Morocco is home to one of the most diverse food cultures in the world. This North African country's palate has been influenced by a variety of other cuisines, including Spanish, Mediterranean and Portuguese. Though Morocco is known for a multitude of recipes involving cous cous, try one of these dessert options to take your taste buds on a trip outside of the traditional American after-dinner treats.
For a wonderful, traditional Moroccan dessert, sesame cookies are sweet, satisfying and simple. To begin, combine 1/2 cup of softened butter with 1/2 cup of both white sugar and brown sugar. Then, beat in 1 egg and 1 tsp. of vanilla extract.
In a separate bowl, combine 1 and 1/4 cups of all-purpose flour, 1/2 tsp. of baking powder and 1/4 tsp. of salt. Then stir the dry ingredients into the wet mixture until combined.
Shape the dough into 1-inch balls and roll them in sesame seeds. Place each on a cookie sheet and flatten them with a wooden spoon. Bake the cookies at 375 degrees Fahrenheit until golden in color, about 10 minutes
Try cinnamon oranges for a sweet, light Moroccan dessert after a delicious meal. To prepare, peel and slice 3 oranges into 1/2-inch slices (not sections). Then, combine the orange slices, 1/4 cup of slivered almonds and 1/4 cup chopped dates. Add 1 tbsp. of both powdered sugar and fresh lemon juice and, finally, 1/4 tsp. of ground cinnamon.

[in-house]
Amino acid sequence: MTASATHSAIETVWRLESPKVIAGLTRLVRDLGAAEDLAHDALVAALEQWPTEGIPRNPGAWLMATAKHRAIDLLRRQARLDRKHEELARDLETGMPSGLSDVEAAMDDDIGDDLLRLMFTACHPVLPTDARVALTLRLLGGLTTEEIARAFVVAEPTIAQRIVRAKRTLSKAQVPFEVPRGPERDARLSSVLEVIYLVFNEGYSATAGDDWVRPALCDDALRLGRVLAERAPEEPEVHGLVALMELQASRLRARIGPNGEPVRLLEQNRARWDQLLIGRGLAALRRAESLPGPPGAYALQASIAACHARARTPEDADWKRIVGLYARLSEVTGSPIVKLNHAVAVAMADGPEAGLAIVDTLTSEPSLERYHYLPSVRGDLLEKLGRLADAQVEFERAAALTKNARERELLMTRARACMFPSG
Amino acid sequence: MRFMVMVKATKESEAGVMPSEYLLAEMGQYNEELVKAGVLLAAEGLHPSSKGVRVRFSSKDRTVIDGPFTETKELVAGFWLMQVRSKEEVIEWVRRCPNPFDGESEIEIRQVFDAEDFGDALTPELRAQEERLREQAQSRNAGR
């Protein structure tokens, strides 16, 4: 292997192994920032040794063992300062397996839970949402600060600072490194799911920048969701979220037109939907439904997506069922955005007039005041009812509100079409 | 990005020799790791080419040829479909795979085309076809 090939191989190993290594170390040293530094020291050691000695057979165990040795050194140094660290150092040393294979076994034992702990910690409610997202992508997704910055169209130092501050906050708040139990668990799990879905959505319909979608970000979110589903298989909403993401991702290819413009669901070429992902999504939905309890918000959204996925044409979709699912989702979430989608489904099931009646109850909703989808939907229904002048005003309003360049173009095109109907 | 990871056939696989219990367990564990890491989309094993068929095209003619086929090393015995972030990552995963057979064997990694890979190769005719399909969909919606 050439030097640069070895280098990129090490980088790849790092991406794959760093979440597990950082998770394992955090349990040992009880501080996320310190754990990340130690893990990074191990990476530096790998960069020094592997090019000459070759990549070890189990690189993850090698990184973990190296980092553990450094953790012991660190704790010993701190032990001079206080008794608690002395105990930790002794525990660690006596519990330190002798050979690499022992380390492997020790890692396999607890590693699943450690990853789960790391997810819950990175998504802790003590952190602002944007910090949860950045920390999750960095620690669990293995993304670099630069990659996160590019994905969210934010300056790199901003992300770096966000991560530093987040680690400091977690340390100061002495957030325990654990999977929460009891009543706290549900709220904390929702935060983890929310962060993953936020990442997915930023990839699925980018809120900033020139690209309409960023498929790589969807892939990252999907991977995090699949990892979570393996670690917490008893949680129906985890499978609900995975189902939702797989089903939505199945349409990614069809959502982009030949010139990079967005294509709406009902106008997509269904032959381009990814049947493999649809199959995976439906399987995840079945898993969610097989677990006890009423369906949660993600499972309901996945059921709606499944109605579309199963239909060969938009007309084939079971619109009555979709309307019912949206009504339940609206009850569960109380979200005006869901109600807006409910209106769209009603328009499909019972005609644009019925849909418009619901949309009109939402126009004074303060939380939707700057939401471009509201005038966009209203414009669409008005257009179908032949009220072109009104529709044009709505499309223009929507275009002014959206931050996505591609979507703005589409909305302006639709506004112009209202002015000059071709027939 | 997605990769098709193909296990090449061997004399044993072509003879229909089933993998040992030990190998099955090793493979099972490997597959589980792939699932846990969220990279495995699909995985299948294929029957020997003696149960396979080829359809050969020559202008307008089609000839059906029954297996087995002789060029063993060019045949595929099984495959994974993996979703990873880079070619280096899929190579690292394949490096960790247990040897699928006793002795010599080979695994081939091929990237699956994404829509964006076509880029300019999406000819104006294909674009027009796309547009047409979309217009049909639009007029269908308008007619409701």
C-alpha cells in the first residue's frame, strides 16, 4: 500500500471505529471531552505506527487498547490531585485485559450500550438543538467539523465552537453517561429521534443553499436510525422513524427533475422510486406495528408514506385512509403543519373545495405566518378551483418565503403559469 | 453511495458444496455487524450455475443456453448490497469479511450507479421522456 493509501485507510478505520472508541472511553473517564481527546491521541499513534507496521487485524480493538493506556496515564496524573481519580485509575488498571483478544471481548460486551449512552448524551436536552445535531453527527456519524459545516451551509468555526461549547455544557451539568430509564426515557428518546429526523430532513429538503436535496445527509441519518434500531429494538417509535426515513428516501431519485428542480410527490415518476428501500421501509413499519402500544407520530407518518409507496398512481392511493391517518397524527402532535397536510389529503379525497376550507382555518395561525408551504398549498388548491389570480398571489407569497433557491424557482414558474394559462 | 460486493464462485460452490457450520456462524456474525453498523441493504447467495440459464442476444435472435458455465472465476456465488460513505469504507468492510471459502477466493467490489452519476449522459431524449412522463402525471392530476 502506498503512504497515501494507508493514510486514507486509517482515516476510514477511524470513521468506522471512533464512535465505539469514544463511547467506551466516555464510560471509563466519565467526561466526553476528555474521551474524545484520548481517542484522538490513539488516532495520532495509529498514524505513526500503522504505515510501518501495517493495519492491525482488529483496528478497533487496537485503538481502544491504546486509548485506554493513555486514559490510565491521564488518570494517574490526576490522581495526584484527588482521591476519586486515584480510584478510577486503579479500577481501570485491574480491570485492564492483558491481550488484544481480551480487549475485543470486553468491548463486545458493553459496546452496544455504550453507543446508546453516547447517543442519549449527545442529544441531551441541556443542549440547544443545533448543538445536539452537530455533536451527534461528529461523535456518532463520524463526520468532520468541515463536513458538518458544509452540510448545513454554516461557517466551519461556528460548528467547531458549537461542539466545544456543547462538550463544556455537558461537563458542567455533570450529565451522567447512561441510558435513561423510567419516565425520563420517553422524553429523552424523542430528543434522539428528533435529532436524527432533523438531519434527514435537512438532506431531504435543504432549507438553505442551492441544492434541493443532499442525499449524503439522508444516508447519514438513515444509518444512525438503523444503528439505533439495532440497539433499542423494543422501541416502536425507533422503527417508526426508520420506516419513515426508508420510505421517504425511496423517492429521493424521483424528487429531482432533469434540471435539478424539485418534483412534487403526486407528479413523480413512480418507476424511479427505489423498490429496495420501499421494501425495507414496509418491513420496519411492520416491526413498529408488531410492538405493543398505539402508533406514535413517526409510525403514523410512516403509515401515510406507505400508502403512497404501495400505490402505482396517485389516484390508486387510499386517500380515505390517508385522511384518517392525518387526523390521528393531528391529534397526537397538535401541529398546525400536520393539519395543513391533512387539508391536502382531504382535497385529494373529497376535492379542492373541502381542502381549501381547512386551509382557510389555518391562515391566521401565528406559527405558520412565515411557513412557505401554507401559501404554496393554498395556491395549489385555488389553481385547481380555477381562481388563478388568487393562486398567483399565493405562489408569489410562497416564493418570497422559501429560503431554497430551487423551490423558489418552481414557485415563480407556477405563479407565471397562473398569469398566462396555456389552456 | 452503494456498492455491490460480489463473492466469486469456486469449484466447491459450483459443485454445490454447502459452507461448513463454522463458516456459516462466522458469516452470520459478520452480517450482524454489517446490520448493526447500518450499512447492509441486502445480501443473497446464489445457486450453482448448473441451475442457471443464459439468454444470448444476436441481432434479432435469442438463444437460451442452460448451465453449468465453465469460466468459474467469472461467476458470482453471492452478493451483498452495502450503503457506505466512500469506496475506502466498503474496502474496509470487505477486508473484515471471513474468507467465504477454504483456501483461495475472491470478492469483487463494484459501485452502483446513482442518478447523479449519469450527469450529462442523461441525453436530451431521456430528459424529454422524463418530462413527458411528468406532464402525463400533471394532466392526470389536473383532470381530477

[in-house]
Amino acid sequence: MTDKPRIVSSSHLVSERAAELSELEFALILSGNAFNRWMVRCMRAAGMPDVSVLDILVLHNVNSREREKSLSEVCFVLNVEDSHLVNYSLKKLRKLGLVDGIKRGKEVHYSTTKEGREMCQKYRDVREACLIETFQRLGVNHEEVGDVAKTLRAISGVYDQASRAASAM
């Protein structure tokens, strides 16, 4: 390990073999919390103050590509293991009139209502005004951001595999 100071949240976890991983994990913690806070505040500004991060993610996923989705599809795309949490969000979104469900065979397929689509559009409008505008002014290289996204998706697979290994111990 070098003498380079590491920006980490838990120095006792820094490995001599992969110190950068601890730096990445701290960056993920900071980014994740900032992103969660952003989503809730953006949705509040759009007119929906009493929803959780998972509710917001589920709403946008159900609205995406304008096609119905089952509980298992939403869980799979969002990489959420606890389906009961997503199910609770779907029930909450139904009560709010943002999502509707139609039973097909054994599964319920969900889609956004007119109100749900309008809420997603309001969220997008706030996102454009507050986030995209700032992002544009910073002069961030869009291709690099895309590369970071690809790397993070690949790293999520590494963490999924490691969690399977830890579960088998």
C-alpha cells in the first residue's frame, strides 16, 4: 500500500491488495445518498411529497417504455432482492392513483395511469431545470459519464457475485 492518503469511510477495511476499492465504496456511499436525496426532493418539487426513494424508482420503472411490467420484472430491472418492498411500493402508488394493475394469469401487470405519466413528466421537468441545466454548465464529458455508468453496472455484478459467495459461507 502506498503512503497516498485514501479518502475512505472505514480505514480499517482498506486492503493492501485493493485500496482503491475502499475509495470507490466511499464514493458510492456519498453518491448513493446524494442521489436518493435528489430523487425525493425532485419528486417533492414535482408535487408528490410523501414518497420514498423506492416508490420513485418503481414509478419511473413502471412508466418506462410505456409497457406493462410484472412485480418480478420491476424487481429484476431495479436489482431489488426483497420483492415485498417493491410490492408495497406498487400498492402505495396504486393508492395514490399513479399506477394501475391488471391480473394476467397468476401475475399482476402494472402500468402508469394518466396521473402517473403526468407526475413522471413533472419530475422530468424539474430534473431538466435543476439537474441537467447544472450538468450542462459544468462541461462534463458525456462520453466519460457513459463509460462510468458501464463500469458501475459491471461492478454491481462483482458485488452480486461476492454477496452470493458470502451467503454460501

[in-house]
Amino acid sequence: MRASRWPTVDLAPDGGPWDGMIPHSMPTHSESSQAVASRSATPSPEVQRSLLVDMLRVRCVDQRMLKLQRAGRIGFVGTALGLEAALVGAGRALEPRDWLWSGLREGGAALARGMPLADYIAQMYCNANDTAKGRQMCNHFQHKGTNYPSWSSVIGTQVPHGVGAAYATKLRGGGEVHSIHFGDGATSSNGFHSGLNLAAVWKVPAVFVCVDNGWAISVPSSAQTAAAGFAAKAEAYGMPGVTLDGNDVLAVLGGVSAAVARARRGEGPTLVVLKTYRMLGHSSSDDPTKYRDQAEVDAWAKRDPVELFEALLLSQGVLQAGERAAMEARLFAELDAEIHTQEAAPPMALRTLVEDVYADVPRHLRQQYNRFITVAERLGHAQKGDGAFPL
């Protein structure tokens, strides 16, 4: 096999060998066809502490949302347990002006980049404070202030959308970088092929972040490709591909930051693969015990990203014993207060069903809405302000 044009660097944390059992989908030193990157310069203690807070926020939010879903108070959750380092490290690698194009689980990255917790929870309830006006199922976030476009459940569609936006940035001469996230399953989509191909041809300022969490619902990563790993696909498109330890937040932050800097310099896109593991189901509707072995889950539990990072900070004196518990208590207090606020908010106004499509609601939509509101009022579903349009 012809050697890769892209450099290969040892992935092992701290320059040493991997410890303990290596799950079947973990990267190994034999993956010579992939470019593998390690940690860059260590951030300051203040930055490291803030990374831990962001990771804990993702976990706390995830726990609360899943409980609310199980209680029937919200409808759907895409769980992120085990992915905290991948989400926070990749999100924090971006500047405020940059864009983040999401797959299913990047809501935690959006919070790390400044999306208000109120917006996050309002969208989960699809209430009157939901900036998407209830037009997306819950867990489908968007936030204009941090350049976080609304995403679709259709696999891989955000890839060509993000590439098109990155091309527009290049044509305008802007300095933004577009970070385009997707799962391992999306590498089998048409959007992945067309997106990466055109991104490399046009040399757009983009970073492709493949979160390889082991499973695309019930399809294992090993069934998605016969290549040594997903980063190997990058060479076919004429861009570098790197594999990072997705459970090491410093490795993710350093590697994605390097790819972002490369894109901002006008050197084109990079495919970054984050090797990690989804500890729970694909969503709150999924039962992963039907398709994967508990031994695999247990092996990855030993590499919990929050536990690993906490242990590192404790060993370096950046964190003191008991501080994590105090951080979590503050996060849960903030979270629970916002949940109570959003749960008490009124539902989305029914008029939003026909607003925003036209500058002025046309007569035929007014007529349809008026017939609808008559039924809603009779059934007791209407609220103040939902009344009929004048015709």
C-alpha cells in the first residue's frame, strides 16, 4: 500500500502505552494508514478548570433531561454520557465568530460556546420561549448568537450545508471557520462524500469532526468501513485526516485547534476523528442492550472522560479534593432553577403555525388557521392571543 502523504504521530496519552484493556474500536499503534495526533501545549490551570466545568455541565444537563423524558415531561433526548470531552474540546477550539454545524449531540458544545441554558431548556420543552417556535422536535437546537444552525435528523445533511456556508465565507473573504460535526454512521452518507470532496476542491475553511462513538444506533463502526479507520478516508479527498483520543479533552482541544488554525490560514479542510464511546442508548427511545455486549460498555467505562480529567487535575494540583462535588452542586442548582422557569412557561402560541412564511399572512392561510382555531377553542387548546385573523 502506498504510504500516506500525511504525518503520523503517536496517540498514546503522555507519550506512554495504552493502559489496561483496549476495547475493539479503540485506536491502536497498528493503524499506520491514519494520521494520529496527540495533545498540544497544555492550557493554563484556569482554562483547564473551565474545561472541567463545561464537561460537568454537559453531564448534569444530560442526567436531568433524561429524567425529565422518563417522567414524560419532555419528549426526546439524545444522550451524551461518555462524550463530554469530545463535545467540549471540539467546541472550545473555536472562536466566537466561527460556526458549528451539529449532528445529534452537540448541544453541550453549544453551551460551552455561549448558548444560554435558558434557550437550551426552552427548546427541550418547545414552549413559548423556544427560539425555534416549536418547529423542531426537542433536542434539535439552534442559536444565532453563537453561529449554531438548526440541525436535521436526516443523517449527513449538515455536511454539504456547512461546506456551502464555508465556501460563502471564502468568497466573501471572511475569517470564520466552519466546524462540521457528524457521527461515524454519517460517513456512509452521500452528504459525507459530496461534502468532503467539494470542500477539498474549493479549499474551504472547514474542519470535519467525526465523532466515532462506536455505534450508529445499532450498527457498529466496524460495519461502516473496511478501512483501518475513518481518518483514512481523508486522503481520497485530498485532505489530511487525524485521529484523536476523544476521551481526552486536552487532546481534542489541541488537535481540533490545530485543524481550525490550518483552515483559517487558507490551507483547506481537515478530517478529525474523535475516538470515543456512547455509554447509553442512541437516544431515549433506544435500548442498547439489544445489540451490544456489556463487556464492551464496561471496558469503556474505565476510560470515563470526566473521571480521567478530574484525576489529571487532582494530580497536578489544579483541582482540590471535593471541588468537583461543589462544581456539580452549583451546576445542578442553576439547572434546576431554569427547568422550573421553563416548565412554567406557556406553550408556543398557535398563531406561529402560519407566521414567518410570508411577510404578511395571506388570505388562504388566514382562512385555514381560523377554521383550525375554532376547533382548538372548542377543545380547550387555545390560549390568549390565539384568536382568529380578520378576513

Mix all of the ingredients well, and then chill the mixture for a minimum of 30 minutes before serving. Garnish with orange rind and a sprinkle of cinnamon.
Plantains are a popular food item in Moroccan cooking, and dessert is no different. Simple, yet delicious after-dinner treats are caramelized plantains. Plantains are similar to bananas but must be cooked in some form before eating because they are lower in sugar content and much firmer than a yellow banana.
To make caramelized plantains, use 3 to 4 ripe plantains, some cooking oil and sugar. Slice the plantains into 1/2-inch rounds. Heat a pan with 1 tbsp. of oil, and then set the plantains in the pan to cook for five minutes or until they turn light brown and begin to caramelize. Then, sprinkle the plantains with sugar and cook for another two minutes. Remove the plantains from the pan and serve them warm.
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